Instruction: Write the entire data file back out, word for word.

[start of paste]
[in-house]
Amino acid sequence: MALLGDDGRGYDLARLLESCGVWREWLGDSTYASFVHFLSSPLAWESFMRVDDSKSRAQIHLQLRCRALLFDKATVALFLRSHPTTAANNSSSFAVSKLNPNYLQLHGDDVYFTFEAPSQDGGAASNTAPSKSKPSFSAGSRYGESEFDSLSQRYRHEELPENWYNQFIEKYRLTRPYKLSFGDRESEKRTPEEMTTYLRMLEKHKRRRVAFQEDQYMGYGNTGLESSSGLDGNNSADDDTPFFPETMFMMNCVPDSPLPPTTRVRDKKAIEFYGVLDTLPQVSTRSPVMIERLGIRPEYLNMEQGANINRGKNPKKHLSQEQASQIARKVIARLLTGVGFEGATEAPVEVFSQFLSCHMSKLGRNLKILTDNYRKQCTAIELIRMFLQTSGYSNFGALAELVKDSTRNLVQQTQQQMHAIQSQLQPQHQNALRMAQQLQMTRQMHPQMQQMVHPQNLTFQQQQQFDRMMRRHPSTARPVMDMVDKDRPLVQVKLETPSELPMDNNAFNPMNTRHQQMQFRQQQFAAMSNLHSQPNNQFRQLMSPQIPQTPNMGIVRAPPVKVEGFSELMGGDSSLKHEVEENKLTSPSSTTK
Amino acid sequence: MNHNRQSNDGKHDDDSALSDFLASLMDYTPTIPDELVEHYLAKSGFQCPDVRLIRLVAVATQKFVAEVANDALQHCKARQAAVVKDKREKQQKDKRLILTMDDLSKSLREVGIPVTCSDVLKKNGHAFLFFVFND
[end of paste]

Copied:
[in-house]
Amino acid sequence: MALLGDDGRGYDLARLLESCGVWREWLGDSTYASFVHFLSSPLAWESFMRVDDSKSRAQIHLQLRCRALLFDKATVALFLRSHPTTAANNSSSFAVSKLNPNYLQLHGDDVYFTFEAPSQDGGAASNTAPSKSKPSFSAGSRYGESEFDSLSQRYRHEELPENWYNQFIEKYRLTRPYKLSFGDRESEKRTPEEMTTYLRMLEKHKRRRVAFQEDQYMGYGNTGLESSSGLDGNNSADDDTPFFPETMFMMNCVPDSPLPPTTRVRDKKAIEFYGVLDTLPQVSTRSPVMIERLGIRPEYLNMEQGANINRGKNPKKHLSQEQASQIARKVIARLLTGVGFEGATEAPVEVFSQFLSCHMSKLGRNLKILTDNYRKQCTAIELIRMFLQTSGYSNFGALAELVKDSTRNLVQQTQQQMHAIQSQLQPQHQNALRMAQQLQMTRQMHPQMQQMVHPQNLTFQQQQQFDRMMRRHPSTARPVMDMVDKDRPLVQVKLETPSELPMDNNAFNPMNTRHQQMQFRQQQFAAMSNLHSQPNNQFRQLMSPQIPQTPNMGIVRAPPVKVEGFSELMGGDSSLKHEVEENKLTSPSSTTK
Amino acid sequence: MNHNRQSNDGKHDDDSALSDFLASLMDYTPTIPDELVEHYLAKSGFQCPDVRLIRLVAVATQKFVAEVANDALQHCKARQAAVVKDKREKQQKDKRLILTMDDLSKSLREVGIPVTCSDVLKKNGHAFLFFVFND